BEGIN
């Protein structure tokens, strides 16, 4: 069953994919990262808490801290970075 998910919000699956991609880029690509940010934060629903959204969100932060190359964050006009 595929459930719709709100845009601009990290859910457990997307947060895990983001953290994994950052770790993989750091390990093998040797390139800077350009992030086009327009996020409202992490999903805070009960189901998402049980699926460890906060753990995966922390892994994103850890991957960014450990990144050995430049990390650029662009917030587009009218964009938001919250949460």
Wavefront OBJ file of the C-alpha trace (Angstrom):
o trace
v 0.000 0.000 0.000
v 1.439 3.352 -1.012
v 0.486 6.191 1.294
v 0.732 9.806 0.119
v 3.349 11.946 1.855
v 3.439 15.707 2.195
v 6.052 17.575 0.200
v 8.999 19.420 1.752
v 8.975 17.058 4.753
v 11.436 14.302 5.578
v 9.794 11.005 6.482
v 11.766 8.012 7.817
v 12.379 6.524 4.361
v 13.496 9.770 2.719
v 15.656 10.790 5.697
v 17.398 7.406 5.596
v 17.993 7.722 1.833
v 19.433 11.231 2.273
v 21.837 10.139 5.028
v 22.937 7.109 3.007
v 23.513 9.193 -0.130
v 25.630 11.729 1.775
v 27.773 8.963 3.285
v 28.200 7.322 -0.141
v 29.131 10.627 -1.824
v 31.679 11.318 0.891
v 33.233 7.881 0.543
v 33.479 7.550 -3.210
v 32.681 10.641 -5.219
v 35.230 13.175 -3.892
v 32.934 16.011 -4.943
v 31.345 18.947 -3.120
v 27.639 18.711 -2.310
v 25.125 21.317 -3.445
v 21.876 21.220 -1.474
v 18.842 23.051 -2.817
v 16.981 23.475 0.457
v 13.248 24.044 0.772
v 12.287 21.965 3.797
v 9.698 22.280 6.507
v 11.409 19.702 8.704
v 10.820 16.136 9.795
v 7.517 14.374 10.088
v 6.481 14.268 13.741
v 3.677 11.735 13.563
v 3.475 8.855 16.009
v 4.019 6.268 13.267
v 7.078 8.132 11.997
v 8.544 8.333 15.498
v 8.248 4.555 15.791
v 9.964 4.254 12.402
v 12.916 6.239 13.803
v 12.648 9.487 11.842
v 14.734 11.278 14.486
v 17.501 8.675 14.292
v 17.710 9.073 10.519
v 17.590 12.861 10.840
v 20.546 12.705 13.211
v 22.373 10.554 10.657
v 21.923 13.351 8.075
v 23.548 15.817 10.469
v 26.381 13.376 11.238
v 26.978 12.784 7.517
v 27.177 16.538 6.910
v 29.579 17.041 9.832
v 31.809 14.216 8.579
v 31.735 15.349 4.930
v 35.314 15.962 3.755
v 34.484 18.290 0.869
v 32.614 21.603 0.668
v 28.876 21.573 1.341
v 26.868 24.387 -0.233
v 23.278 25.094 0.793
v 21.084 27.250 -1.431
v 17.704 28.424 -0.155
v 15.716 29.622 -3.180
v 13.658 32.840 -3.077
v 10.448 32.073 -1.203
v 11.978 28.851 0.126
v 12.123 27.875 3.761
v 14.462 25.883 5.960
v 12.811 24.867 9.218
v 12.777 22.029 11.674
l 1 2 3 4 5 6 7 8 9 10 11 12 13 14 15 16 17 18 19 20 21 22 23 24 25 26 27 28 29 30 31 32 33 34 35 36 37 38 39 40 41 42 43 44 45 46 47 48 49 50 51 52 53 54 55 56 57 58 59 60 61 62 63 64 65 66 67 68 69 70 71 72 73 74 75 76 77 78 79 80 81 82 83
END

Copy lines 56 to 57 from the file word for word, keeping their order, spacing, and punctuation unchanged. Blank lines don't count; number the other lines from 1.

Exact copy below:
v 12.648 9.487 11.842
v 14.734 11.278 14.486